authorities that there should be no rigid rule as to the exact
landing and maneuvering areas for safe seaplane operations
[10]. Most problems faced today by seaplanes are of social
issues, regulations, operations and infrastructure, rather than
technological issues. However, if there is no technological
advancement that proves that seaplanes are safe, and have
both water and air capabilities, both the market and the
authorities will not be convinced that seaplanes can operate as
safe and efficient as a boat does on water or an aircraft does on
the air.
B. Certification, Regulations and Pilots
Seaplanes have to face with both aviation and boat
regulations. Some of these regulations are not well established
in Europe, especially in the United Kingdom. Seaports are
another main issue. Suitable seaports will require extra fund
and costs either by the government or the private sector in
which they are not reliable to pay, because seaplanes are not a
mayor investment in the transportation sector.
The general situation, when summarizing all results about
the comments on the availability of pilots, is not alarming.
Almost three quarter of the participants do not characterize the
situation as critical. Dividing up the continents shows that in
North America the availability of pilots is unproblematic for
over 85%, while for two-thirds of the European participants it
is critical and challenging for the remaining one-third. In Asia
and Australia the situation is generally characterized as
challenging.
III.
SWOT ANALYSIS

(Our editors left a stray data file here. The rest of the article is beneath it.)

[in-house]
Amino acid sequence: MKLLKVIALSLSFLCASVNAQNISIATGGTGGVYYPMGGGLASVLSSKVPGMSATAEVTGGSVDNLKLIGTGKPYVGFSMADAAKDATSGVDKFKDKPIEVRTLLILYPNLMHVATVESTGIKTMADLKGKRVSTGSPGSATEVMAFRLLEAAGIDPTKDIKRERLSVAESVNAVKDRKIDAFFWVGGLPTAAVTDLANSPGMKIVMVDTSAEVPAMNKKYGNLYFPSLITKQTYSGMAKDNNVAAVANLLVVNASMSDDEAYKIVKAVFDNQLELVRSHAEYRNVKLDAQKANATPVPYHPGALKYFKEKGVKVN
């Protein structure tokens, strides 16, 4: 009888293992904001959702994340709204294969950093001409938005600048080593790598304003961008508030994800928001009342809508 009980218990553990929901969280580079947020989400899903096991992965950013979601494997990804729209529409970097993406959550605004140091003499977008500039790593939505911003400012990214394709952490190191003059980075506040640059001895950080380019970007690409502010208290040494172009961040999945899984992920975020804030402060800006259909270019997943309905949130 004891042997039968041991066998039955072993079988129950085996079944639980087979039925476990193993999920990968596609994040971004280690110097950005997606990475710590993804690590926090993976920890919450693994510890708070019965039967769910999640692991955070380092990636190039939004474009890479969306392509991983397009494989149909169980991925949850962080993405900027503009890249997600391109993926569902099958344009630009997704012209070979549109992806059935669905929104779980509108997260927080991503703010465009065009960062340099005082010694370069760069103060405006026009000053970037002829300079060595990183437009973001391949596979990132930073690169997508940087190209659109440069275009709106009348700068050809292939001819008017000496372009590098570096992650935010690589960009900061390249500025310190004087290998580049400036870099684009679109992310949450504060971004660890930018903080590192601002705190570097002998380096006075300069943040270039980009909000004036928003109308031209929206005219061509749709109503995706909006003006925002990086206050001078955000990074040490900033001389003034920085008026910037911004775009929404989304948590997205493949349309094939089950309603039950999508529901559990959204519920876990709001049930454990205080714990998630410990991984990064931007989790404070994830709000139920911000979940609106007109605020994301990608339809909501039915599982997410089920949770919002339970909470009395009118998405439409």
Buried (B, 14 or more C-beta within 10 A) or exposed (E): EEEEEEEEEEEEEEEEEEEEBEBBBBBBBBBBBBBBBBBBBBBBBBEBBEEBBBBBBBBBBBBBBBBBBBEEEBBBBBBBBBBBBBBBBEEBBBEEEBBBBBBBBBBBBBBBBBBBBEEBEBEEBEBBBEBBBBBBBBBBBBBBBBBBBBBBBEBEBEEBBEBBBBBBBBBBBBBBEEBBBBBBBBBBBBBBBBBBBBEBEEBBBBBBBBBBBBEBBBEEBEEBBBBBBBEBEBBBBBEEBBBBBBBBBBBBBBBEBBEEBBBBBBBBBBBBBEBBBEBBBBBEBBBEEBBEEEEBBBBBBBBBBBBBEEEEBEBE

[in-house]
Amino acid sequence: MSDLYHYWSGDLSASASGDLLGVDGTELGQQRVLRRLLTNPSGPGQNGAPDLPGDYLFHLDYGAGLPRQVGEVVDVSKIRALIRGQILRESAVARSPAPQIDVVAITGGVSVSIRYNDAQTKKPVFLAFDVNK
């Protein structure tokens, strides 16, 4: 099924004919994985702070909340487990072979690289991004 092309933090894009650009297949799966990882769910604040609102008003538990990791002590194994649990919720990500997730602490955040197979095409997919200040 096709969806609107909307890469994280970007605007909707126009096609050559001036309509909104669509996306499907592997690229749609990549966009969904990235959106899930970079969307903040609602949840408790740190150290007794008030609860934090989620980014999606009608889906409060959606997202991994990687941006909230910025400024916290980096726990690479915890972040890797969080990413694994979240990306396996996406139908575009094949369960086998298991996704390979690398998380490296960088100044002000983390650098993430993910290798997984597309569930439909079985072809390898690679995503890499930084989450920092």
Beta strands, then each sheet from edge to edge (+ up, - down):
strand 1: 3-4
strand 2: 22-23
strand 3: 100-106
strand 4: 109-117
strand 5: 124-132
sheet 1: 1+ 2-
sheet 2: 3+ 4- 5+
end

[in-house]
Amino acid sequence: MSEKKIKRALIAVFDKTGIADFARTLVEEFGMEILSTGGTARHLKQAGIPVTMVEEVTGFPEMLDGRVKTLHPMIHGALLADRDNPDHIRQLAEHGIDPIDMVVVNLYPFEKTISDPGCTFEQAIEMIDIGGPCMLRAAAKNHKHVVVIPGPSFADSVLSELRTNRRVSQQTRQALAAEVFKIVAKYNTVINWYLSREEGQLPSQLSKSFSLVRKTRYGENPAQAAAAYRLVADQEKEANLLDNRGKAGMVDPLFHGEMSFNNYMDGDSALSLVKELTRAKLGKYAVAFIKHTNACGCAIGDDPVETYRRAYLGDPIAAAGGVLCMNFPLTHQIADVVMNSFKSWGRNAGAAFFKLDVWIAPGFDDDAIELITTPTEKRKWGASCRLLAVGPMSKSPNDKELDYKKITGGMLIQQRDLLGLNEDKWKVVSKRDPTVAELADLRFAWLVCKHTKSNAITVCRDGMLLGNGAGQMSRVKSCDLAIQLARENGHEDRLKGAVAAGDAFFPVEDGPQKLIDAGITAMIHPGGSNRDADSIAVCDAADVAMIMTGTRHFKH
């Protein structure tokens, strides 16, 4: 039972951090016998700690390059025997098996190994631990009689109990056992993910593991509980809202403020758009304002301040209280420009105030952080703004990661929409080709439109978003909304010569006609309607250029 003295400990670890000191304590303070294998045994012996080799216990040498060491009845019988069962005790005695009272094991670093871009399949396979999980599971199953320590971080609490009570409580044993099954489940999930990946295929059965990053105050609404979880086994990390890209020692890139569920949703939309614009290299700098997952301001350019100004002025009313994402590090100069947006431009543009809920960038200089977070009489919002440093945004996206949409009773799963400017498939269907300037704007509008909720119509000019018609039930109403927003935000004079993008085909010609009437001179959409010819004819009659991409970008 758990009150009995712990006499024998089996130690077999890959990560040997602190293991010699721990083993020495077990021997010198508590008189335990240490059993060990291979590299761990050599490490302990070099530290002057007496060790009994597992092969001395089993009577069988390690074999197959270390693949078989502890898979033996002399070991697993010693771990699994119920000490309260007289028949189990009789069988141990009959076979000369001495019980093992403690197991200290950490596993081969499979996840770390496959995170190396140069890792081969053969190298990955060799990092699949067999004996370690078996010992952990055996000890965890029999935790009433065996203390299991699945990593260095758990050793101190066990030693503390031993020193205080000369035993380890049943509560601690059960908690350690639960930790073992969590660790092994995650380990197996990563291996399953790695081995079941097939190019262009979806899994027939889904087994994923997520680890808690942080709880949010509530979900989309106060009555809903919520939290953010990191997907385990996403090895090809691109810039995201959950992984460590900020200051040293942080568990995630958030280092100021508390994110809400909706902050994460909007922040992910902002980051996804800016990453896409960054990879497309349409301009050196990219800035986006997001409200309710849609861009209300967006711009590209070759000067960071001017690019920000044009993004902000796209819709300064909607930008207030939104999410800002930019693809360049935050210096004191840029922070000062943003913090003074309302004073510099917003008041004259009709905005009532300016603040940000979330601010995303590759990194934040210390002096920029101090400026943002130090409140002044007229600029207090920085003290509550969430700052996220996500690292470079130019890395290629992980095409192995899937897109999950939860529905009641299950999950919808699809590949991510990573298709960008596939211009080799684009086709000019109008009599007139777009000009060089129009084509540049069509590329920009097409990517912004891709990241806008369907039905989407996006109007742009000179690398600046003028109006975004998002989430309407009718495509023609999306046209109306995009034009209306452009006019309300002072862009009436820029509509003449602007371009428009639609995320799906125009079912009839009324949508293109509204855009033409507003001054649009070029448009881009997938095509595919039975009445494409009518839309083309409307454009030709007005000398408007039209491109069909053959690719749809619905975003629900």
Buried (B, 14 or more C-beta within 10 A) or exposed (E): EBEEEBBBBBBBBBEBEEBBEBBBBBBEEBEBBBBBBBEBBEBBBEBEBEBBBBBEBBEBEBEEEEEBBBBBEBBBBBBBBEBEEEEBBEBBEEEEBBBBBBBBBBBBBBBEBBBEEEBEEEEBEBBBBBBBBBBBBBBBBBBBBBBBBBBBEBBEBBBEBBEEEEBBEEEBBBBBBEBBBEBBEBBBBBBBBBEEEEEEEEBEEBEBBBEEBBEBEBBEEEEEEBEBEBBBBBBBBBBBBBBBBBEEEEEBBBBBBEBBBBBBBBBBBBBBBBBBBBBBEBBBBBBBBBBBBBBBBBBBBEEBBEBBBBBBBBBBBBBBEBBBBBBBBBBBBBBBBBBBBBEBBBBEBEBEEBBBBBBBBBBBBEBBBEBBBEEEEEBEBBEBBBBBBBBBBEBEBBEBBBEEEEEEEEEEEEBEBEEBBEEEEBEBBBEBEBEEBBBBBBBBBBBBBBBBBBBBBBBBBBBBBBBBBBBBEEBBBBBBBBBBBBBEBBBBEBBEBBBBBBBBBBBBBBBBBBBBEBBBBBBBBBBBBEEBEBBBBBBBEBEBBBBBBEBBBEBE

The aim of this SWOT analysis is to recognize the key
internal and external factors that are important to seaplane
operations [11].
Strengths and weaknesses of seaplane operations are here
analyzed under the light of the “European Aeronautics: a
vision for 2020” document [12], where the concept of
sustainability is introduced and made the kernel of the aviation
B. Weaknesses
Seaplanes today are “endangered species” and although
they posses undoubted potential, the lack of ability to unlock
this potential is due to numerous problems. These are of a
various nature and involve different aspects of
seaplane/amphibian’s environment. Certainly, the design
17
aspect is a major impediment on seaplane advancement and is
linked to many other areas. This situation has resulted in a
scarcity of modern and cost-efficient seaplanes. The lack of
innovative designs and use of today’s technology then force
seaplanes to VFR (Visual Flight Rules) and make them not
suitable in adverse weather conditions or rough waters. In
addition, some environmental issues could, in the near future,
change what is currently a strength factor into a weakness. As
stated before, vision 2020 aims to reduce polluting emissions
by 50% for CO2 (Carbon dioxide) and by 80% regarding Nox
(Nitrogen oxide). Alternative fuels and new generation
engines, together with better aerodynamic performances, must